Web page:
Breakenridge: Bill 20 does not need amendments; need to retire

The sweeping changes initially proposed under Bill 20 implied an urgent need to fix a broken system. Now it’s not even clear what problem this bill is intended to solve.

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It is not often that we see governments admit mistakes and change course, and we should certainly welcome this happening. However, that should not shield the government from criticism for the original mistake, especially if its new flexibility is more strategic than sincere.

In the case of Alberta’s new Bill 20 (which, interestingly, was not the government’s only rollback last week), the sudden willingness to compromise and make peace only raises more questions about why this legislation exists. first of all.

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The bill, as initially introduced, would amend both the Municipal Government Act and the Local Authority Election Act. The most notable among the many changes would be an expansion of the province’s power to remove elected municipal officials and rescind local bylaws.

Those changes definitely caught the attention of municipal governments across the province. While the Alberta government might bask in the disapproval of its political enemies in the two largest cities, there was clearly greater sensitivity to the broader backlash.

Thus, last week, the Minister of Municipal Affairs issued a statement (in the absence of further public comment or explanation) announcing that House Bill 20 would be amended to recognize that “this authority (to remove elected officials) should only be used as a last resort” and only “in very limited circumstances.”

As for the power to override bylaws, that would also only be used in “very limited circumstances” that would be “related to areas that are primarily overseen by the province.”

There was no accompanying clarification on the parameters of these “limited circumstances,” which certainly leaves the term open to interpretation. Frankly, it can mean whatever the province wants it to mean.

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The sweeping changes initially proposed under Bill 20 implied an urgent need to fix a broken system. Now it’s not even clear what problem this bill is intended to solve.

While these “amendments” are obviously an attempt to save the bill, they also return us to the status quo regarding the province’s existing powers. If dramatic expansion of power is off the table, why bother with the bill?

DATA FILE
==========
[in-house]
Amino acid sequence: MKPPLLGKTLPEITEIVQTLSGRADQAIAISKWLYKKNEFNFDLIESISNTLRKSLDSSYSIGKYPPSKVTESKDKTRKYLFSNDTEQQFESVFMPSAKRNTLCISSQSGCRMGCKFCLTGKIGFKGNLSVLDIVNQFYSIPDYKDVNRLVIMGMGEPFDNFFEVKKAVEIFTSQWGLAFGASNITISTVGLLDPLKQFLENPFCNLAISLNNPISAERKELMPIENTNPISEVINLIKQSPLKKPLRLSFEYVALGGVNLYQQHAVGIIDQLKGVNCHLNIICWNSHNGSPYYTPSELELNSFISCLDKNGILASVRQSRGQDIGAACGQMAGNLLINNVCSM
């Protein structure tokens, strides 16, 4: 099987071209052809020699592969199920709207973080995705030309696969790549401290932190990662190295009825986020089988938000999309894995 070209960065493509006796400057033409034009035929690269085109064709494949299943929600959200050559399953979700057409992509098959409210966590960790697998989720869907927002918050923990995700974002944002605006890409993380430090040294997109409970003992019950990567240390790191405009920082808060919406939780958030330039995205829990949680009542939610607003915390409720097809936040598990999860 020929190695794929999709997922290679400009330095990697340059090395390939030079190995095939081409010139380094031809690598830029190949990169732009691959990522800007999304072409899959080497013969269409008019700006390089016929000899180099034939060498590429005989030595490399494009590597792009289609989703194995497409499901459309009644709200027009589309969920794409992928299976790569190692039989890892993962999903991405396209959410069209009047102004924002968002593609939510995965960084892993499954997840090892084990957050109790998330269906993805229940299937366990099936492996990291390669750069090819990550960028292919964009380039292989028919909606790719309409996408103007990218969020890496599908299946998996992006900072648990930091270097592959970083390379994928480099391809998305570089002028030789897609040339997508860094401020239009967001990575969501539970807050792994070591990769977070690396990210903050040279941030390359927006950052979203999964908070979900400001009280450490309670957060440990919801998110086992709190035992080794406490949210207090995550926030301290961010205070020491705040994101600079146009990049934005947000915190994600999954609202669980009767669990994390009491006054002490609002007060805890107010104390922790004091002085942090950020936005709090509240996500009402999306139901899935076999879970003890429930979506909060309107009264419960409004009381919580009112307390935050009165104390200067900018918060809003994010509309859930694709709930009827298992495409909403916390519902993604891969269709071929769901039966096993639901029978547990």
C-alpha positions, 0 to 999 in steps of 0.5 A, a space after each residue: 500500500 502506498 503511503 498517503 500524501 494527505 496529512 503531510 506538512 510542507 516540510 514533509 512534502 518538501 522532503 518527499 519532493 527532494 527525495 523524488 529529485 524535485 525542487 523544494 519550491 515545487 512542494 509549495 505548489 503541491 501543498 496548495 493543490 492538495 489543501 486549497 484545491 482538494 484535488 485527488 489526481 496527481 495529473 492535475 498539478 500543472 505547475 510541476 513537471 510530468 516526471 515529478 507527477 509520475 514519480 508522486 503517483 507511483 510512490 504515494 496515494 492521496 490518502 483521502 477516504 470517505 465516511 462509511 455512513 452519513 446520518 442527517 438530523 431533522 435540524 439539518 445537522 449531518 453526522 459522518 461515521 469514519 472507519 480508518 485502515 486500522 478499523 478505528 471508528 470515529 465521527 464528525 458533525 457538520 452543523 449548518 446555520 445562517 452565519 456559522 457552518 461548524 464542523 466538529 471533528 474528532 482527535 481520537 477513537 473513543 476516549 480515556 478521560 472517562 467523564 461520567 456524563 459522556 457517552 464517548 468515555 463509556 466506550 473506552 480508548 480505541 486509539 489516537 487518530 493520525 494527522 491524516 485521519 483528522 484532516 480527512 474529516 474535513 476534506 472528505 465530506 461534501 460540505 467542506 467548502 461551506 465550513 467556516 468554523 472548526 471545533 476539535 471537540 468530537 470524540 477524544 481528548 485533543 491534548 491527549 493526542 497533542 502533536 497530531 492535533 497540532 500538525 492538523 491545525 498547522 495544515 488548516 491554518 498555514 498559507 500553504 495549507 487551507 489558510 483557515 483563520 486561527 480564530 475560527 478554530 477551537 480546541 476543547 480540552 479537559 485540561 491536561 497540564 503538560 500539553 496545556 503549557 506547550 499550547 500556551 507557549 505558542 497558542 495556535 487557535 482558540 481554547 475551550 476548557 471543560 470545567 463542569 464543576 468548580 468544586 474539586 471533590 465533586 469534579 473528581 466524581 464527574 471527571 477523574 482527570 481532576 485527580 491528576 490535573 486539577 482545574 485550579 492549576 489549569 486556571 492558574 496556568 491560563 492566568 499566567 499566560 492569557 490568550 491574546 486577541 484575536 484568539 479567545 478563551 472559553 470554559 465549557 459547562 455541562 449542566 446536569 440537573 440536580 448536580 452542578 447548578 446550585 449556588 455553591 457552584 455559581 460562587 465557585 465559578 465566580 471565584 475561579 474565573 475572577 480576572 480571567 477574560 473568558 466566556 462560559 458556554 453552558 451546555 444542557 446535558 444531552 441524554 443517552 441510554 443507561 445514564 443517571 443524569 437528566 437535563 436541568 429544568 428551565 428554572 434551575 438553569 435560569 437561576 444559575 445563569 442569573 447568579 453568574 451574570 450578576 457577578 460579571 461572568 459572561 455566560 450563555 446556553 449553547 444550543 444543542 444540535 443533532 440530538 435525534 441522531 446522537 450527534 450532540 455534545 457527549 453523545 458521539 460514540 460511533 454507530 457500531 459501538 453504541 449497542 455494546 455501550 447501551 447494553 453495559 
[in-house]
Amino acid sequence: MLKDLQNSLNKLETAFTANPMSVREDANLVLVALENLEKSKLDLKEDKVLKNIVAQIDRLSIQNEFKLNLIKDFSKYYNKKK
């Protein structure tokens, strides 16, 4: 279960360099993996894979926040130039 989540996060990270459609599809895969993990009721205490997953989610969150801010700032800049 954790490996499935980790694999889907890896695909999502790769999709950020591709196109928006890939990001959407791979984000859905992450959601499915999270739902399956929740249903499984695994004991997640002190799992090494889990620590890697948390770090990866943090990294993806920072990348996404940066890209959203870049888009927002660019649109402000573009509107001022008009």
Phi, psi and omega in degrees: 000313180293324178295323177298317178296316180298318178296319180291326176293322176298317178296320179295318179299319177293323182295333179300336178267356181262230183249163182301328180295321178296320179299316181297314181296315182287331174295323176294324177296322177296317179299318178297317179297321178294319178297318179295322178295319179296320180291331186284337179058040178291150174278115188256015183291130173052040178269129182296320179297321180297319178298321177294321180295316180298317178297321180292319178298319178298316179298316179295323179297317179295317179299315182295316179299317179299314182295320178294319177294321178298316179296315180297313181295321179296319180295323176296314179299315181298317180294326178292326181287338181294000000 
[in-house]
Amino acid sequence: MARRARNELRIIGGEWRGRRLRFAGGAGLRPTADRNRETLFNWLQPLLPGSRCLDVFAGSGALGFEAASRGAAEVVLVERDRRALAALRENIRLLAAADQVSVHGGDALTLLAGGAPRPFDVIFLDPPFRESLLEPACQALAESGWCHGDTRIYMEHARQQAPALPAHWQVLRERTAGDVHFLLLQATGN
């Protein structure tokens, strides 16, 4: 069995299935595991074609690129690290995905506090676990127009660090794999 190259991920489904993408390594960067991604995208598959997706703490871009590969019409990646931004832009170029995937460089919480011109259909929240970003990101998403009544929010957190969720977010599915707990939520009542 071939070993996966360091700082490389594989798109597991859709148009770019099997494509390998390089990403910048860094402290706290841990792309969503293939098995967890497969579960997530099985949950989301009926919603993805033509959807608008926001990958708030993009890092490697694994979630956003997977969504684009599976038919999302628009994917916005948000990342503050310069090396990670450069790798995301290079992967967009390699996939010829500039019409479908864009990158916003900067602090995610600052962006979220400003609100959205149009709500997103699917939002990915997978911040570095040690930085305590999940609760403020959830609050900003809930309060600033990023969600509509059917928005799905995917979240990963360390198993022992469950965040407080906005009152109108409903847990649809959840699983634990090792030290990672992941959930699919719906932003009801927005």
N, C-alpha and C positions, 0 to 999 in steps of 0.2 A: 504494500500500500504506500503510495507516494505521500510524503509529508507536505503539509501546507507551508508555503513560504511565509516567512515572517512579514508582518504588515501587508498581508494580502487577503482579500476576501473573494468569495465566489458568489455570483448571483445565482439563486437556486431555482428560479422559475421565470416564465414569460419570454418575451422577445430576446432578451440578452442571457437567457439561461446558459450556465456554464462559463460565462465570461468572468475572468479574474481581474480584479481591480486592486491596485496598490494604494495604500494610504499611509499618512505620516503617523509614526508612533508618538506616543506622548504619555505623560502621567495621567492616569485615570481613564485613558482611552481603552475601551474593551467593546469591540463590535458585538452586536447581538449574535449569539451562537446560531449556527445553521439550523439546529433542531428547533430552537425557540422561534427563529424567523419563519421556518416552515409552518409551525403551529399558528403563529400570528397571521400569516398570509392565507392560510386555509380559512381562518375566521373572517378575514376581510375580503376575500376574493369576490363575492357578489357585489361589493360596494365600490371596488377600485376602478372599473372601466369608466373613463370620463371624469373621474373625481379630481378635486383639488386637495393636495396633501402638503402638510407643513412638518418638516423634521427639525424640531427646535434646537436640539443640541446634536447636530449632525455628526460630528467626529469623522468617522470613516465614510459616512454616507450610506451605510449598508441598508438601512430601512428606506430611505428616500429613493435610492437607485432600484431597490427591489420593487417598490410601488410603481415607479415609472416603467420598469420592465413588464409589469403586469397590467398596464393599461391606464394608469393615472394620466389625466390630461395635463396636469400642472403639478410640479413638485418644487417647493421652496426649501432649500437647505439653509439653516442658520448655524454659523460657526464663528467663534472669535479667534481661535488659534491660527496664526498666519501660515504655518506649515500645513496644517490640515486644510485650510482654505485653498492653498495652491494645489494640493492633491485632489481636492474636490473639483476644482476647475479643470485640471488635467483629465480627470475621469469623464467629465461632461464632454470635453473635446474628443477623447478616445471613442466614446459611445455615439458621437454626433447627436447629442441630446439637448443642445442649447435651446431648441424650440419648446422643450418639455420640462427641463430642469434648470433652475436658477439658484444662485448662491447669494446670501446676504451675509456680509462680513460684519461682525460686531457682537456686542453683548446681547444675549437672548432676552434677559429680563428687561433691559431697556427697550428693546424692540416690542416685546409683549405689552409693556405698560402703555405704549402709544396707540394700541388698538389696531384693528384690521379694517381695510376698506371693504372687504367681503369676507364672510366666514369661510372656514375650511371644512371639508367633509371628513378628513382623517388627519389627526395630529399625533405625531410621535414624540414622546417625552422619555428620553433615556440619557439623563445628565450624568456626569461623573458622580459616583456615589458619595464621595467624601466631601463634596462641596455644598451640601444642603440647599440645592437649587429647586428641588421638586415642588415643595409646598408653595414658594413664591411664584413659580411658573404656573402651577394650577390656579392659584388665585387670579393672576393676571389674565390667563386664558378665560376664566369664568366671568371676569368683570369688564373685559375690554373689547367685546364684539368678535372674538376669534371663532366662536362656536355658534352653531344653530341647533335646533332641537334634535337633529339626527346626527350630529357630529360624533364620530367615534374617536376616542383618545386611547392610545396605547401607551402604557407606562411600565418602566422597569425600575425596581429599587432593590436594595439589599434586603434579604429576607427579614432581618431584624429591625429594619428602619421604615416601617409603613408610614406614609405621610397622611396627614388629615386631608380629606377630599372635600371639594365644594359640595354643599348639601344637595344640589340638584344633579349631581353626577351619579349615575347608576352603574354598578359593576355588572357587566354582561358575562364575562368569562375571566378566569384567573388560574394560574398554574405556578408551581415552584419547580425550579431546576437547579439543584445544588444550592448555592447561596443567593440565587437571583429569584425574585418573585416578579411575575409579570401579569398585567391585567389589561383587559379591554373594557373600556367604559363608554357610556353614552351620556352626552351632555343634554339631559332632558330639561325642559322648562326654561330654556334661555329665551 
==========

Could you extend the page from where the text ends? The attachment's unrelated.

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The power to remove elected municipal officials already exists, as we saw recently with the decision to recall Chestermere’s mayor and three city council members. It was quite a process, as such a monumental decision should be.

Additionally, the province has the authority to overrule municipalities or deny their efforts to legislate in areas of provincial jurisdiction. The premier’s two oft-cited examples – Edmonton’s masking bylaw and Calgary’s reluctance to adjust electricity rates – only serve to undermine the case for the legislation.

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Regarding the masking statute, legislation was advanced to make clear that provincial approval would be required for any such mandate. When the province decided action was needed to reduce Calgary’s local access fee, legislation was introduced so that it is so. No doubt the province would prefer to avoid the hassle of introducing and passing a bill. But when it comes to exercising that authority, it shouldn’t be that easy.

Bill 20 may still have political value for the government. It still serves to promote the cause of municipal political parties, something the UCP has set its sights on. The door opens again union and corporate donations, for any purpose. Curiously, it also seeks to ban electronic vote tabulators, a measure that will come at considerable cost but may serve to placate the most conspiratorial among the UCP base.

The province still insists that this bill aims to make local elections more transparent and elected officials more accountable. It is difficult to see how it achieves either goal, and the credibility of such claims of pure motive is rapidly eroding.

If the government has truly and belatedly realized a mistake on this point, then the correct course of action is to withdraw the bill altogether.

“Afternoons with Rob Breakenridge” airs Monday to Friday from 12:30 to 3 pm on QR Calgary (770 am/107.3 fm)

[email protected]

X: @RobBreakenridge

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